The two main reasons for depreciation in capital goods are : 1. Normal Wear and Tear and 2. Expected obsolescence
Fixed assets (like machinery, building) depreciate in value In the process of production. Simply put, depreciation means loss of value of fixed capital assets during production.
In other words, depreciation is the value of existing capital stock that has been consumed (used up) in the process of producing output.
Fall in value of fixed assets due to normal wear and tear, and expected obsolescence is called consumption of fixed capital. This is sometimes also called current replacement cost of reproducible fixed assets.
The loss of value in capital goods is mainly due to two reasons:
(i) Normal wear and tear and (ii) expected obsolescence. Let us understand how fixed capital goods depreciate in value.
(i) Normal wear and tear:
We know that during production process, capital goods like machines, tools, buildings, trucks, rail engines, roads, etc. wear out. In other words, production of goods and services involves wear and tear of fixed capital. It is a regular feature of fixed capital.
You cannot use a machine for ever. Its productive capacity goes on declining with normal use in production leading to fall in its value. This depreciation or fall in value due to normal wear and tear is called consumption of fixed capital.
(ii) Expected obsolescence:
Obsolescence is another reason for depreciation. Obsolescence refers to the loss of value of a fixed asset due to change in technology or change in demand for goods and services.
Sometimes capital goods like machines become obsolete (disused) due to (a) change in technique of production or (b) due to change in fashion resulting in fall in demand for goods and services which the machine produces. Take the case of steam engine of railways which is becoming obsolete due to Introduction of diesel engine which, in turn, is giving place to electric engine.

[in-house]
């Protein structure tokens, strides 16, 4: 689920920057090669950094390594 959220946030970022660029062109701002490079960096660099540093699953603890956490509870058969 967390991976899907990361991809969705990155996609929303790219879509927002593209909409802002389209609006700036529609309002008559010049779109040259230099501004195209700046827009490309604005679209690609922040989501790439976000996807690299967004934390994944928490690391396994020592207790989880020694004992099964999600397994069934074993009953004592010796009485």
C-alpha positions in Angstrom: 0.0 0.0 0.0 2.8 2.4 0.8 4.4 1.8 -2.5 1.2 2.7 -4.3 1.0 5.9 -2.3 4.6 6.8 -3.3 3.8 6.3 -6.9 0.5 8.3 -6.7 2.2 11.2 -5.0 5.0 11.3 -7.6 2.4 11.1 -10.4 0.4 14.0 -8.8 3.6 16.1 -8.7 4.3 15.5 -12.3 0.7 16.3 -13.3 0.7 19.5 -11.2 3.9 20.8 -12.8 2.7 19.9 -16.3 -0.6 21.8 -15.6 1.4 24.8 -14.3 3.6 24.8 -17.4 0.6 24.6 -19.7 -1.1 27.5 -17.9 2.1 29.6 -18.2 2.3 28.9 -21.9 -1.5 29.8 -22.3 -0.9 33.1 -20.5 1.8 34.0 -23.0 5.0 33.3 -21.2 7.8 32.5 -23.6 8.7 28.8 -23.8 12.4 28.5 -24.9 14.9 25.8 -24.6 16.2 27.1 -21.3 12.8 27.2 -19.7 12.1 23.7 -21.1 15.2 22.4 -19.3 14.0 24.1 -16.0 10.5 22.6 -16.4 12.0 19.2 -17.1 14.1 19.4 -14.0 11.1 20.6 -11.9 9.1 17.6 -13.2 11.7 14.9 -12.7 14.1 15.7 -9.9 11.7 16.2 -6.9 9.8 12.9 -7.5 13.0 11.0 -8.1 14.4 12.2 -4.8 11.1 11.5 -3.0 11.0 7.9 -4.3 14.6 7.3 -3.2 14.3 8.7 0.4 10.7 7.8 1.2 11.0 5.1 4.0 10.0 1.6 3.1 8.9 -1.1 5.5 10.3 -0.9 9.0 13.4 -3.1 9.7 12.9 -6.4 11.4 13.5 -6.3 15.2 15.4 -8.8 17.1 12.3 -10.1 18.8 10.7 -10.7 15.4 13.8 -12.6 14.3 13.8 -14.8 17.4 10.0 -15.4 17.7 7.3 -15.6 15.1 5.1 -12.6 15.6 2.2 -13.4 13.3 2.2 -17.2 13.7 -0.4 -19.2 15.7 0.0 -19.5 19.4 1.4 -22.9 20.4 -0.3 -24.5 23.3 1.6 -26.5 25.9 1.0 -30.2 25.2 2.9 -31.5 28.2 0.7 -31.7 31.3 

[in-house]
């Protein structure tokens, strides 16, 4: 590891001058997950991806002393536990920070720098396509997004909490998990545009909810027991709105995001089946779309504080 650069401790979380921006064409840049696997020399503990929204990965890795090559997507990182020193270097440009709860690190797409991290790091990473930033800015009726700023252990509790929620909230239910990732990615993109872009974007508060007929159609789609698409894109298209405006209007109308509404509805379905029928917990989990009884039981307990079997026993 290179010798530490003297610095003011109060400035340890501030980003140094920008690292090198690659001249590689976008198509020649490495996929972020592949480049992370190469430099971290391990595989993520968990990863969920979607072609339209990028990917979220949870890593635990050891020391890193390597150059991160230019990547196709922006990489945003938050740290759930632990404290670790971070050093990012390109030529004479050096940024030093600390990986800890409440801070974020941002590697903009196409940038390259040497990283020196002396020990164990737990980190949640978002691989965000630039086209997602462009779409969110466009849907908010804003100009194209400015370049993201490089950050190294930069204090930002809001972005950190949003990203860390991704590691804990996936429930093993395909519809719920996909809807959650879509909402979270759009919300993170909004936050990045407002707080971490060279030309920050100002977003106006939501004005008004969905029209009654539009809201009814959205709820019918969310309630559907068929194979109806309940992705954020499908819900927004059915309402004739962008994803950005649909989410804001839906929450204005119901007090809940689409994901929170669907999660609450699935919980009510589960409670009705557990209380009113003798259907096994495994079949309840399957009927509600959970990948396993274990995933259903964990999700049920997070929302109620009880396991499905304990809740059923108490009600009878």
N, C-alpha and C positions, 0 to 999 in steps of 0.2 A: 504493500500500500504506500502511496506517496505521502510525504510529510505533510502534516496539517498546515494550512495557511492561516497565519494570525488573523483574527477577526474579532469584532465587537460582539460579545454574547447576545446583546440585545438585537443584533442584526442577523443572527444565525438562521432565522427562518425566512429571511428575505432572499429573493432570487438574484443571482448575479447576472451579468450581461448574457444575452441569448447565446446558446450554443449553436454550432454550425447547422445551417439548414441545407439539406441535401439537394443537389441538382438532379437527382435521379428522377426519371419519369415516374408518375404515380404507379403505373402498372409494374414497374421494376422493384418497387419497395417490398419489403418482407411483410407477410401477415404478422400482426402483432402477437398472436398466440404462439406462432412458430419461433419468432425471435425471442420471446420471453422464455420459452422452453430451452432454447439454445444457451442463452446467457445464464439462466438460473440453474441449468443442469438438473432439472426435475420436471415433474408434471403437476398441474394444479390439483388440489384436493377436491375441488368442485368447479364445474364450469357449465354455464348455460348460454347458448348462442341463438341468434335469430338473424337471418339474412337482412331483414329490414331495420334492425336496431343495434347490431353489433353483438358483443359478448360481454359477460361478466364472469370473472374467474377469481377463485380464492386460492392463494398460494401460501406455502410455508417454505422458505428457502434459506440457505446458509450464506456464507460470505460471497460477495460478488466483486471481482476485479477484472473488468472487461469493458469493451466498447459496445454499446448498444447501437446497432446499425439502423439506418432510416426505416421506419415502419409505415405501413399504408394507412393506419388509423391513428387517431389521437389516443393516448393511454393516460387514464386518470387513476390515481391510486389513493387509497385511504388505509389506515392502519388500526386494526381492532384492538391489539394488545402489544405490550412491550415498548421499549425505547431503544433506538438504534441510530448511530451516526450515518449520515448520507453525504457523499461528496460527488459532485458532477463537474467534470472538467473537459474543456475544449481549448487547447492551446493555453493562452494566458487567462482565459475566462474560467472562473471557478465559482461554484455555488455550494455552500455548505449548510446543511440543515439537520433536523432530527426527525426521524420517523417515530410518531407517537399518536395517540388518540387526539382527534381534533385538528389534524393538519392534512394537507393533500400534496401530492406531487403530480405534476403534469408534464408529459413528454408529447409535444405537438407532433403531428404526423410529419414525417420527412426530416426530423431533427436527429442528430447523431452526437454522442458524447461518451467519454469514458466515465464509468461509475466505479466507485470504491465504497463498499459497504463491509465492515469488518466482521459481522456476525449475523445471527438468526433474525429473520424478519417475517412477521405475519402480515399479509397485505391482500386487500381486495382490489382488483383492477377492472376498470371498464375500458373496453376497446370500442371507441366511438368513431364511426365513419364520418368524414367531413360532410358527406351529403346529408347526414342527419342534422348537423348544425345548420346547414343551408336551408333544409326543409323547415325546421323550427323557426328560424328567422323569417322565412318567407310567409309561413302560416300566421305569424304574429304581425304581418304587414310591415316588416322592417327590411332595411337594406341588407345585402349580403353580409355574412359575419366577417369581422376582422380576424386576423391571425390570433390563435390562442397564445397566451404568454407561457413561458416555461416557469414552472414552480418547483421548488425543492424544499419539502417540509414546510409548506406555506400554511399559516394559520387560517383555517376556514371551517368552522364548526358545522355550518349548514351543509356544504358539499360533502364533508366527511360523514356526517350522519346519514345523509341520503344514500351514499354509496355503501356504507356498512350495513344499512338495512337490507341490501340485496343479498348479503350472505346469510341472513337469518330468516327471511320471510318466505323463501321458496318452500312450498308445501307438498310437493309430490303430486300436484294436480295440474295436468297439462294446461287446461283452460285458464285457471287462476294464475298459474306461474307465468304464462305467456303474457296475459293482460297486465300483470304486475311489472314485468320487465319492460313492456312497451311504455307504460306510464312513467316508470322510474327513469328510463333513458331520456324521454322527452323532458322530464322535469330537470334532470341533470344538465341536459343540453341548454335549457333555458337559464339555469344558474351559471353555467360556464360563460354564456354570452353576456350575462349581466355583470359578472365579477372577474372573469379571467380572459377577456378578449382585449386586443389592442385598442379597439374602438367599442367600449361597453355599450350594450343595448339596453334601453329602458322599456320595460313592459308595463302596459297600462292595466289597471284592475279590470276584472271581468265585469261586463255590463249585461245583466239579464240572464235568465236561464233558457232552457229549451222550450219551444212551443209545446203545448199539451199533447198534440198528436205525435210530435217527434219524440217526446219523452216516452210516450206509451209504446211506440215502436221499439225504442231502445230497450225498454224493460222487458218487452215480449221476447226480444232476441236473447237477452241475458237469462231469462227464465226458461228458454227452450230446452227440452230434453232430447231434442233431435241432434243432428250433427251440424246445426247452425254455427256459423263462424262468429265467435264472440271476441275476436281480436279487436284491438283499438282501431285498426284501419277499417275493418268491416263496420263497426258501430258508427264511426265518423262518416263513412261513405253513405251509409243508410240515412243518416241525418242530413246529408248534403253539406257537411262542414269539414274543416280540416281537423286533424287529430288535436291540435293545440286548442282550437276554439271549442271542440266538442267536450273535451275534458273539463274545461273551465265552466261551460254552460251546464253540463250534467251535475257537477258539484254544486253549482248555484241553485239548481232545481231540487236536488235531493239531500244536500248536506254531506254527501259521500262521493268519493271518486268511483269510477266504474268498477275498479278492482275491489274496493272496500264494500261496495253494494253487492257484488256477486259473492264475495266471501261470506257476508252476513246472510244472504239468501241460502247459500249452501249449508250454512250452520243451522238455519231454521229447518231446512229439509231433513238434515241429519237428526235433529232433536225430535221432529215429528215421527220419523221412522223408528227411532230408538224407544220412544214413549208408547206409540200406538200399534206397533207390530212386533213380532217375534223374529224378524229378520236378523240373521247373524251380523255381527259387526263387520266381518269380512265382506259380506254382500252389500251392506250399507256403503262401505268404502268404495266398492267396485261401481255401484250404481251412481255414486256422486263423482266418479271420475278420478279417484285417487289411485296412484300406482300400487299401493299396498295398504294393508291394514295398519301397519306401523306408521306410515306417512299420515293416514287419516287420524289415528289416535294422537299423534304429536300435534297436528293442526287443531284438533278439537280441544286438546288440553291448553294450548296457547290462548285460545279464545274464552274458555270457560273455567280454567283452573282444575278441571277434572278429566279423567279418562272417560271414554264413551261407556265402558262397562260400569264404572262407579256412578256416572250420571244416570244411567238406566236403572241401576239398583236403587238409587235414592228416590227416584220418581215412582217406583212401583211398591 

Thus, fall in value of steam engine is due to expected obsolescence. This is called technological obsolescence. Similarly, we have seen that demand for nylon cloth went down because it went out of fashion when terylene blends appeared in the market.
Thus, machine which was producing nylon cloth became obsolete (discarded) which led to fall in its value. Loss in value due to expected or foreseen obsolescence is called depreciation (in value) or consumption of fixed capital.
In national accounting, gross variables (like gross Income, gross profit, gross investment, etc.) are inclusive of depreciation (i.e., consumption of fixed capital). When we deduct depreciation from gross value of output, we get net value of output.
Depreciation is used to differentiate net from gross. We have already studied the concept of gross domestic capital formation. It is called gross since it includes value of depreciation. Thus, to find out net domestic capital formation, depreciation should be deducted. In short, difference between gross and net is the value of depreciation.
The following statements further clarify it:
Net Product = Gross Product-Depreciation
Net value added = Gross value added – Depreciation
Net domestic capital formation = Gross domestic capital formation – Depreciation
Fall in value of fixed capital due to natural calamities (Like earthquakes, floods, fires) and unforeseen factors like war, thefts, etc. is called capital loss (and not depreciation). Provision of funds made by an enterprise for replacement of worn out fixed capital over its expected life is called Depreciation Provision. Funds thus accumulated over lifetime of the asset are used to replace the worn out assets with a new asset.